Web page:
成语 (chéng yǔ) - Chinese idioms - are a much bigger part of the Chinese language and culture than idioms are for English, so being able to use the right 成语 (chéng yǔ) at the right time is a skill that is really valued and admired by native speakers. To help you develop that skill, we’re not just going to teach you the English translations for these 5 Chinese idioms, we'll also break them down character by character and explain the kinds of situations in which you should and shouldn't use them.
In this blogpost you'll find 5 commonly used Chinese idioms, taught and explained in long-form video, short-form video, image and text for your learning convenience!
bàn tú ér fèi
to give up halfway
- 半 (bàn) - half
- 途 (tú) - path, way
- 而 (ér) - used to connect a condition to a result
- 废 (fèi) - to give up, to abandon
半途而废 (bàn tú ér fèi) is used to describe when someone gives up only partway through an endeavor. That being said, 半途而废 (bàn tú ér fèi) is NOT used for trivial things like if someone doesn't finish eating their meal. Instead, it's used to describe when someone is doing something difficult and gives up without seeing it through to the end.
One day you and your friend go on a hike, but after getting halfway they say they're too tired and want to stop and turn back. You could say:
wǒ men dōu pá le yí bàn le bù néng bàn tú ér fèi
We've already climbed halfway, we can't give up halfway!
You're working on a team project at school or work, and you can tell your teammates are getting discouraged. You can say:
wǒ men yào jiā yóu bù néng bàn tú ér fèi
Come on, we got this! We can't give up halfway!
bù kě sī yì
- 不可 (bù kě) - cannot
- 思 (sī) - to think or consider
- 议 (yì) - speech or language (old meaning)
Note that 不可思议 (bù kě sī yì) can NOT be used when you are expressing that you are merely confused by or don't understand something someone says. So if someone is speaking to you in Chinese and you don't understand, you can NOT use 不可思议 (bù kě sī yì) . Instead you can just say:
bù hǎo yì si wǒ tīng bu dǒng
Sorry, I don't understand!
You hear that Usain Bolt ran the 100m in 9.58 seconds and you say:
bù kě néng tài bù kě sī yì le
No way, that's incredible!
You're talking about your friend who speaks fluent Chinese after only six months of studying and you say:
tā zhǐ xué le liù ge yuè zhōng wén jiù shuō de zhè me hǎo zhēn shì tài bù kě sī yì le
He speaks so well after only learning Chinese for 6 months, it's really unbelievable!
fèi qǐn wàng shí
to forget food and rest
- 废 (fèi) - to give up, to abandon
- 寝 (qǐn) - sleep
- 忘 (wàng) - to forget
- 食 (shí) - food
废寝忘食 (fèi qǐn wàng shí) isn't used whenever someone has poor sleep and eating habits. Instead, it is used when you want to praise someone for how hard they are working.
Your child or friend has been studying hard for their final exam and you say:
wèi le zhǔn bèi qī mò kǎo shì zhè jǐ tiàn tā fèi qǐn wàng shí de xué xí
To prepare for the final exam, she's been studying to the point of forgetting to eat or sleep!
You've worked long and late hours at your job this week, so you say:
wǒ zhè zhōu gōng zuò tài máng le jiǎn zhí jiù shì fèi qǐn wàng shí a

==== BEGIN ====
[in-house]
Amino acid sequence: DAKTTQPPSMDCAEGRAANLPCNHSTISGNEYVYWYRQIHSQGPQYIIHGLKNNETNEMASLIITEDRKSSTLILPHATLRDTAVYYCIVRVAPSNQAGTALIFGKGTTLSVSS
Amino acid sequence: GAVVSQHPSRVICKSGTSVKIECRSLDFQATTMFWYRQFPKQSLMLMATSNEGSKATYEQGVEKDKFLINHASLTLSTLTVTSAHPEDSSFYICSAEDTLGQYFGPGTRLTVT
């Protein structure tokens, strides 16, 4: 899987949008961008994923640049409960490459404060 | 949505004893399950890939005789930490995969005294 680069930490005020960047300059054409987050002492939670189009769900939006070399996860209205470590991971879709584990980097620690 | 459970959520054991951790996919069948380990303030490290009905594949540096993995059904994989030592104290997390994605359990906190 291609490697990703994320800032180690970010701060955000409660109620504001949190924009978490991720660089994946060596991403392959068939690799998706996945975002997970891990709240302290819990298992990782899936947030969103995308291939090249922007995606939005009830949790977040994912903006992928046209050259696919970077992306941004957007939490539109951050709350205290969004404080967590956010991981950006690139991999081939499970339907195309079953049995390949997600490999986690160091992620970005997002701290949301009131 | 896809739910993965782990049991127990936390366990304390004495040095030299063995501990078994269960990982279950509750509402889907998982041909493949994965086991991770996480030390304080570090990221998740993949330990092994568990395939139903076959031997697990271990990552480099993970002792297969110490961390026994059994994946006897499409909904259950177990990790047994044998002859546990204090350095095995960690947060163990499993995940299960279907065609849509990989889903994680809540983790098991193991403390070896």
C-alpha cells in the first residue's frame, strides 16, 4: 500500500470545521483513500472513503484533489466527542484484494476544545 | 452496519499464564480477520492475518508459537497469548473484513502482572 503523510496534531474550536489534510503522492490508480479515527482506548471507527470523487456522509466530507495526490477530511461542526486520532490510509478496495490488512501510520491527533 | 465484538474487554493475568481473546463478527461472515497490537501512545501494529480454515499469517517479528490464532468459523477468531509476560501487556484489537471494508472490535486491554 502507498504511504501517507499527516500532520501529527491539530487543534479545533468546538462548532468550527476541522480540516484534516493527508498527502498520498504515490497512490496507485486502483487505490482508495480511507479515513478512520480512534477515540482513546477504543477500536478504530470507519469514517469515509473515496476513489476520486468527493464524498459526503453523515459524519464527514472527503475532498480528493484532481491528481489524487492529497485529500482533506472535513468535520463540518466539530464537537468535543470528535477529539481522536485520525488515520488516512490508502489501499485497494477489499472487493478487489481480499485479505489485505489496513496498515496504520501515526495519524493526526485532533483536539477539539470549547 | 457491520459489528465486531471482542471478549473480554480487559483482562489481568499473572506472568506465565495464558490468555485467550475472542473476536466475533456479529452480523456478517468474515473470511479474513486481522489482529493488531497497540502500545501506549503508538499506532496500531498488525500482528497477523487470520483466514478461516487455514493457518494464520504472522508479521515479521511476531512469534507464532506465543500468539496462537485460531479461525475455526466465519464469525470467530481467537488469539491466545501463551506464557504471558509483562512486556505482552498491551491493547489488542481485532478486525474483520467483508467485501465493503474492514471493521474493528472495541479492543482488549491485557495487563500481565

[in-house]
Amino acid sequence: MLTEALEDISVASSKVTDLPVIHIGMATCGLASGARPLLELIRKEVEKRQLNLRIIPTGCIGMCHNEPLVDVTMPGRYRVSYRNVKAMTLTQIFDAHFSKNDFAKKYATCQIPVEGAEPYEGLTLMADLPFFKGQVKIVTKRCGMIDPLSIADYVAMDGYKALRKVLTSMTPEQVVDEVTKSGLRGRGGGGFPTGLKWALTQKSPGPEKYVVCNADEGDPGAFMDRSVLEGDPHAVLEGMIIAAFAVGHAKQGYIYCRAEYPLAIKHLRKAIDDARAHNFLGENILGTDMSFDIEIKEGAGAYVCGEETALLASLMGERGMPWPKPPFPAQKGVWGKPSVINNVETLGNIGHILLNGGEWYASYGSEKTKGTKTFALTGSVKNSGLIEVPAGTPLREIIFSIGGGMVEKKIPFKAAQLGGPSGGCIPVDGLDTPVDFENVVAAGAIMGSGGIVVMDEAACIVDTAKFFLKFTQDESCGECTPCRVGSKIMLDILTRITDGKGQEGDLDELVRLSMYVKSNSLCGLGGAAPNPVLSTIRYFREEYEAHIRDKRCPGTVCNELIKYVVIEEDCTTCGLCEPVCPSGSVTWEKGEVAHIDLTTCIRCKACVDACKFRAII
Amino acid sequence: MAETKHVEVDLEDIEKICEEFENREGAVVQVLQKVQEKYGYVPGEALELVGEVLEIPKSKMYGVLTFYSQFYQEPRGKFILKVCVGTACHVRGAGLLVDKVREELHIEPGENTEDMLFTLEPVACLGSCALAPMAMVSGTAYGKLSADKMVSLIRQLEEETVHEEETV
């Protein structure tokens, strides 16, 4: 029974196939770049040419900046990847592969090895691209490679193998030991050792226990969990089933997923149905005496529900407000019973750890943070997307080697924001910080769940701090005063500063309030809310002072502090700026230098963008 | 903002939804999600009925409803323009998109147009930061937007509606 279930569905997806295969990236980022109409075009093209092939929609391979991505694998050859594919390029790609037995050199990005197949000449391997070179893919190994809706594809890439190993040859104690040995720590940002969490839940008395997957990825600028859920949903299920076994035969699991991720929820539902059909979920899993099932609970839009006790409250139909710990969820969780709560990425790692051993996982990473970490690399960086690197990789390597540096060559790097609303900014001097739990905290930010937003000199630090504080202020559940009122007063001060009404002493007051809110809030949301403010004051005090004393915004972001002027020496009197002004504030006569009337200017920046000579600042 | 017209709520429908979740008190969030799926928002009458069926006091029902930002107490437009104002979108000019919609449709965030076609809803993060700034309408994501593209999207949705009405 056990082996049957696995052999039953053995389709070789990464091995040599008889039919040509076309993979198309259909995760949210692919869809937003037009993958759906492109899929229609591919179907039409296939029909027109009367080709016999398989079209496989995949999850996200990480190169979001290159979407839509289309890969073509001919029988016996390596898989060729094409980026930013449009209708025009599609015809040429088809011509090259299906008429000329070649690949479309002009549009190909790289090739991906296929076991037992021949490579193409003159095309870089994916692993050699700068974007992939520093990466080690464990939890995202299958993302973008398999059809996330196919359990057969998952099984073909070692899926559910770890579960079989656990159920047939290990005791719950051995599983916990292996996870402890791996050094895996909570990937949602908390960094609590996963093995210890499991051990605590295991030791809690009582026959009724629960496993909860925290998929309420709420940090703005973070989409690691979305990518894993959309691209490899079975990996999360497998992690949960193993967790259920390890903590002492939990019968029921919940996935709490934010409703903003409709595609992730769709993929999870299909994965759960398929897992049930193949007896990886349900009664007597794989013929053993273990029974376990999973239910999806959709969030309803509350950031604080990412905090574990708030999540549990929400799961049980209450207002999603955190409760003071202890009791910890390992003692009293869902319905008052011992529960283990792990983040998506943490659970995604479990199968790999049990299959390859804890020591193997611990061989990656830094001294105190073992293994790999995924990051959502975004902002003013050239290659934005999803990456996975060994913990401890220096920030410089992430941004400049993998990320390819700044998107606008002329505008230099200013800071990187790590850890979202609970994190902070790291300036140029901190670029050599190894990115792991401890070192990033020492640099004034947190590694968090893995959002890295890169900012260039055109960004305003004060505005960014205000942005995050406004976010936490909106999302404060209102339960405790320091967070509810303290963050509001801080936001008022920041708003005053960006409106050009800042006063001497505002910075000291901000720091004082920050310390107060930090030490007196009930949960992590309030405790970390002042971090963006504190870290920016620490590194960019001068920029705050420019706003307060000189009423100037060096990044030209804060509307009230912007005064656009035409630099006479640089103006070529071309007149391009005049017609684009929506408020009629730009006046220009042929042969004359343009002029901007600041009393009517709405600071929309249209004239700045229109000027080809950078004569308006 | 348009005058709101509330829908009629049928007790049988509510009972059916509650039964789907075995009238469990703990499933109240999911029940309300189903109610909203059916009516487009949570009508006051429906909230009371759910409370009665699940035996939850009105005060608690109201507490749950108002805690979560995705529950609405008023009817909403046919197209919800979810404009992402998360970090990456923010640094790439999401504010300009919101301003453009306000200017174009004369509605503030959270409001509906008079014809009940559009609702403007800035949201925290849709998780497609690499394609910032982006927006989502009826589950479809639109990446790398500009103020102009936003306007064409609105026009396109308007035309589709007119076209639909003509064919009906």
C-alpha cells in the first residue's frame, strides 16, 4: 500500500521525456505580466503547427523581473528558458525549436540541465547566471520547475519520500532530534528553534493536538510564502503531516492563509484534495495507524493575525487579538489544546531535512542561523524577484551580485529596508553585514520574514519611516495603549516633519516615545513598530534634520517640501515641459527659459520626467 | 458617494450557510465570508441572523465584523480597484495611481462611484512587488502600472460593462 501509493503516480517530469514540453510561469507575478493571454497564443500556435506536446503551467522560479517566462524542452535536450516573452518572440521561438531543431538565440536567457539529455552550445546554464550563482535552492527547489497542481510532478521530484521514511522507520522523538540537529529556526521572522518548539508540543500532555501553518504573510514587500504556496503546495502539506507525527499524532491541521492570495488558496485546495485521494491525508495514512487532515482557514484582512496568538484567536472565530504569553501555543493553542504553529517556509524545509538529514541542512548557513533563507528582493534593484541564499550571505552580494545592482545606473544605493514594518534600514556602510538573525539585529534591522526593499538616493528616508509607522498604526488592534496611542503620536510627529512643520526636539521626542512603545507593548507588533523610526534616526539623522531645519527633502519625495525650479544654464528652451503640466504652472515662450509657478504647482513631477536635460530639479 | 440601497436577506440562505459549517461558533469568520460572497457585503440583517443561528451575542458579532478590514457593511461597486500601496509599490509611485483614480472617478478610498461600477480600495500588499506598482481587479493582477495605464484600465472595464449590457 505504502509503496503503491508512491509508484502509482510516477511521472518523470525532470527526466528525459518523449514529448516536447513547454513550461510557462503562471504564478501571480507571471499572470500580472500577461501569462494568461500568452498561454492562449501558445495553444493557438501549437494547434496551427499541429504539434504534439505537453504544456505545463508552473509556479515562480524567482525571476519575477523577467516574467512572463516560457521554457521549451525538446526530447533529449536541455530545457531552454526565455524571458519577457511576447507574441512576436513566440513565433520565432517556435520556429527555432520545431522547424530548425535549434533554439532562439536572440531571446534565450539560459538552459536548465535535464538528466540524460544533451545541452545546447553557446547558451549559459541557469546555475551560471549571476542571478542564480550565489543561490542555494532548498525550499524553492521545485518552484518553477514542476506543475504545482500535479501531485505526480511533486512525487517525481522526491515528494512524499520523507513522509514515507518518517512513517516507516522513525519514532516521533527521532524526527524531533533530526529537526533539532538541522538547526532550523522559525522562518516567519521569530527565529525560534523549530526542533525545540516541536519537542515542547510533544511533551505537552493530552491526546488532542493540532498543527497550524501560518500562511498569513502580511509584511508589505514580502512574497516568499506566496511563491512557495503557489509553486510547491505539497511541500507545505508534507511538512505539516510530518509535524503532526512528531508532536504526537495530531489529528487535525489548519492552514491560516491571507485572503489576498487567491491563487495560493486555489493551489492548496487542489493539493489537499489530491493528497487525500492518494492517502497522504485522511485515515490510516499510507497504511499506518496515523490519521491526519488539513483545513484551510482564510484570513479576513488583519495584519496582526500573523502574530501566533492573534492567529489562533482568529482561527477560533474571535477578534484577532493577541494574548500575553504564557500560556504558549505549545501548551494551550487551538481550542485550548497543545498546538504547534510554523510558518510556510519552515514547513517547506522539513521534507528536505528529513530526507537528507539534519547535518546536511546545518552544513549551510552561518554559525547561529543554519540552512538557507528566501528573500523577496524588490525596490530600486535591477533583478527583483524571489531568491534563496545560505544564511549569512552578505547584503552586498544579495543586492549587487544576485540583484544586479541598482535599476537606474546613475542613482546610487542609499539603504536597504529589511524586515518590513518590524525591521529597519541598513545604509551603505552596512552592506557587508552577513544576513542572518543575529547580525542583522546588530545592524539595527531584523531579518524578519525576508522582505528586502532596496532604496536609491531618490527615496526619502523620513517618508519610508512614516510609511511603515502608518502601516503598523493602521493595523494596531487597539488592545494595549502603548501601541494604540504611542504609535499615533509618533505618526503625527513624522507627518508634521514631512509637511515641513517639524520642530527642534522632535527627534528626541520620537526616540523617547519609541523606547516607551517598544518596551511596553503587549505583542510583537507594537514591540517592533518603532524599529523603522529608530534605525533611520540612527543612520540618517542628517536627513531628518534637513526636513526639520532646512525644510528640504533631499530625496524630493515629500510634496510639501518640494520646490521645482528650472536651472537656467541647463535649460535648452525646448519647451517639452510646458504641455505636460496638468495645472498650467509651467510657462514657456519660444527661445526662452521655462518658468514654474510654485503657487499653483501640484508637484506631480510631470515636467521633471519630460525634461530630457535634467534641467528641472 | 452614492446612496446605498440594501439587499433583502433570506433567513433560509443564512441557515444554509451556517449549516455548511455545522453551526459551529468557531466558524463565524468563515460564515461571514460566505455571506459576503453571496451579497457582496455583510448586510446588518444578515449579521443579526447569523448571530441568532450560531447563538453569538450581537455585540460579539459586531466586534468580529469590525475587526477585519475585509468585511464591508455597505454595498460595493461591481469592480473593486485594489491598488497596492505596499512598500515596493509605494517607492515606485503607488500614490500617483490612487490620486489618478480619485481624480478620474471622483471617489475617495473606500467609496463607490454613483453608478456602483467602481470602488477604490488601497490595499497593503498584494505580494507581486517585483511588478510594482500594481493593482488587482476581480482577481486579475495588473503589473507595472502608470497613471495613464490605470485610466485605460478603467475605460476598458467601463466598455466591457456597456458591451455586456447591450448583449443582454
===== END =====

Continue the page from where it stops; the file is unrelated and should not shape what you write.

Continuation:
I've been super busy with work this week, practically going without food or sleep!
dōng zhāng xī wàng
to look this way and that
- 东 (dōng) - east
- 西 (xī) - west
- 张望 (zhāng wàng) - to look
东张西望 (dōng zhāng xī wàng) has two main uses. It can be used to describe someone who is distracted and looking around aimlessly, or when describing someone who is standing still, looking left and right. Note that 东张西望 (dōng zhāng xī wàng) can NOT be used when you are walking around in search for something, or scanning the shelves while shopping. It's used when there's a sense of being distracted, lost, or looking for something that you expect to show up.
You're a teacher giving a lesson and you notice one of the students zoning out and looking around the classroom, here you can say:
nǐ yào zhù yì tīng wǒ jiǎng kè bié dōng zhāng xī wàng de
You need to listen to me teach, don't be looking this way and that!
You see someone on the sidewalk who seems lost and you say:
nà ge rén zài nàr dōng zhāng xī wàng de hǎo xiàng shì mí lù le
That person is over there looking left and right, I think they're lost.
bù xiānɡ shànɡ xià
evenly matched, little difference
- 不 (bù) - not
- 相 (xiāng) - each other (used when connecting or comparing two things together)
- 上 (shàng) - up
- 下 (xià) - down
不相上下 (bù xiāng shàng xià) is quite versatile, and can be used to express that two things are indistinguishable in quality, price, distance, weight, etc.
You are talking about the quality of two similar pieces of clothing and you say:
zhè liǎng jiàn yī fu de zhì liàng chà bu duō bù xiāng shàng xià
The quality of these two pieces of clothing are pretty much the same, there's little difference.
You are talking about two of your friends that speak Chinese and you say:
tā men liǎng ge rén de zhōng wén shuǐ píng bù xiāng shàng xià
Their Chinese levels are evenly matched.
We hope you enjoyed learning these 5 成语 (chéng yǔ) with us today! We're sure you'll find that they really come in handy and that Chinese speakers are super impressed when they hear you use them! They might even say:
wà nǐ lián chéng yǔ dōu huì le bù kě sī yì a
Wow! You even know Chinese idioms! That's incredible!